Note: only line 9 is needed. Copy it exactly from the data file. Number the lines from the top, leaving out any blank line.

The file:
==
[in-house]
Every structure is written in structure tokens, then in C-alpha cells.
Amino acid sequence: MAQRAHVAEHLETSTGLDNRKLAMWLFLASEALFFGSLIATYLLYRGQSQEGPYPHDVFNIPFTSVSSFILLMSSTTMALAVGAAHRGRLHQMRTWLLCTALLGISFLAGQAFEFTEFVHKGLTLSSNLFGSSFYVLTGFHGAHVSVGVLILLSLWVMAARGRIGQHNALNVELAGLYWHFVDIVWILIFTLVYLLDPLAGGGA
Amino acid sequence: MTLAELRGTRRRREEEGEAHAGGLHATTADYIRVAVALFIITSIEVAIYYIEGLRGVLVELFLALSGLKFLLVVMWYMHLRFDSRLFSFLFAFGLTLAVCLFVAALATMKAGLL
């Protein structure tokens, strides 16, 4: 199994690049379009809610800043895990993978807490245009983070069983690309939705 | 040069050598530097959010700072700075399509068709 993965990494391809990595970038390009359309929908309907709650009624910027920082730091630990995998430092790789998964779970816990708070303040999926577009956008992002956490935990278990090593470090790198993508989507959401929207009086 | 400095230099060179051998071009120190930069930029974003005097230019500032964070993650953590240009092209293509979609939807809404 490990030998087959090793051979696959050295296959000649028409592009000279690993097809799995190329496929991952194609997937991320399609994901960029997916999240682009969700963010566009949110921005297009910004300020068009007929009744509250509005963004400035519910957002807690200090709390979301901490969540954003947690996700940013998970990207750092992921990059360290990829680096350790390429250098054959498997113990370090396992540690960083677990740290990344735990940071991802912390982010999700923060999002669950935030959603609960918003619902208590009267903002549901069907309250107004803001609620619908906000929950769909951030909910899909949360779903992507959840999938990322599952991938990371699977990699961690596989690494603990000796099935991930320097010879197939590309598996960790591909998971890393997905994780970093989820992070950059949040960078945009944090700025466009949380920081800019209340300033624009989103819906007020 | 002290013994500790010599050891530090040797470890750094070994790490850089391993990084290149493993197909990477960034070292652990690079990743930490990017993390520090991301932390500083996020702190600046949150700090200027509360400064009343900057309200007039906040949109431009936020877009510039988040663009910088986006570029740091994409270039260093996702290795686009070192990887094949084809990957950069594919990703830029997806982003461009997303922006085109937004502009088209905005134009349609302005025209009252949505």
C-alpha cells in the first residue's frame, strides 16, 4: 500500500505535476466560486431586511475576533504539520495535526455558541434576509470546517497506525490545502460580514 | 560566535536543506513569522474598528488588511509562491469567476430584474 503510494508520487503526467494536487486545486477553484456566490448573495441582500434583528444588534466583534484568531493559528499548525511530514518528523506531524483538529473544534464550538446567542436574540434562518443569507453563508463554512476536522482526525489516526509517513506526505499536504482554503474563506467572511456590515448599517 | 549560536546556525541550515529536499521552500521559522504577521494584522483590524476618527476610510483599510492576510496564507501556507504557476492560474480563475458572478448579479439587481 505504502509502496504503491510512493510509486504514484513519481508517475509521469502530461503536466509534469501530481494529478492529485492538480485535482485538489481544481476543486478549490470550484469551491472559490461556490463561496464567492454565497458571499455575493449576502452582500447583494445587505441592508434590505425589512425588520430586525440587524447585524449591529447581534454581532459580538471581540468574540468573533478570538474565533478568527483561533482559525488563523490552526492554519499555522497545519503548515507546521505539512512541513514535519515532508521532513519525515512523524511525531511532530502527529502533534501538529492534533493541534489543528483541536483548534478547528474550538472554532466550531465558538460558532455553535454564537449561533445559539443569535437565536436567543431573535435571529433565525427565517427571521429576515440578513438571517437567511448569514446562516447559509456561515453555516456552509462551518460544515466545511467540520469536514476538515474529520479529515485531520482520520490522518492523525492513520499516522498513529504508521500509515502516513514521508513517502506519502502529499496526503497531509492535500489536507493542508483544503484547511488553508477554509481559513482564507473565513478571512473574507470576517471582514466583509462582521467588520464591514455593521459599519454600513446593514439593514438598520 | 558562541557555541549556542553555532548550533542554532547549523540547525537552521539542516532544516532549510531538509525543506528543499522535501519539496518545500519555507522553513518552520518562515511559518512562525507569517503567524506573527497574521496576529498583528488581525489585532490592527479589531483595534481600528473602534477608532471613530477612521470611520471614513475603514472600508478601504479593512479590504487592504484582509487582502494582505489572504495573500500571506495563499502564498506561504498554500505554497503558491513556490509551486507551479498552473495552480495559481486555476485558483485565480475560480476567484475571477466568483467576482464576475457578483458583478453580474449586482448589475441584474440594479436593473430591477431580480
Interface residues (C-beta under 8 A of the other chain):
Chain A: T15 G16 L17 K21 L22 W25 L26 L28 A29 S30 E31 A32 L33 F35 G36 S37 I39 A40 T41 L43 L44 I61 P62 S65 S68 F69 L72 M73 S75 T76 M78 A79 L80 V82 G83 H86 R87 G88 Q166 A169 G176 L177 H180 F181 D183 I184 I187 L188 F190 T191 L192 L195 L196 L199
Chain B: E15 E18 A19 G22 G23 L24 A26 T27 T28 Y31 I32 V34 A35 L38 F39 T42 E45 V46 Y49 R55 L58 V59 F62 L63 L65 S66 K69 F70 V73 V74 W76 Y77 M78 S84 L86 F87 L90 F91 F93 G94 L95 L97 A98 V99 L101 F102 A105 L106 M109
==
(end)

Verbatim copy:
Chain B: E15 E18 A19 G22 G23 L24 A26 T27 T28 Y31 I32 V34 A35 L38 F39 T42 E45 V46 Y49 R55 L58 V59 F62 L63 L65 S66 K69 F70 V73 V74 W76 Y77 M78 S84 L86 F87 L90 F91 F93 G94 L95 L97 A98 V99 L101 F102 A105 L106 M109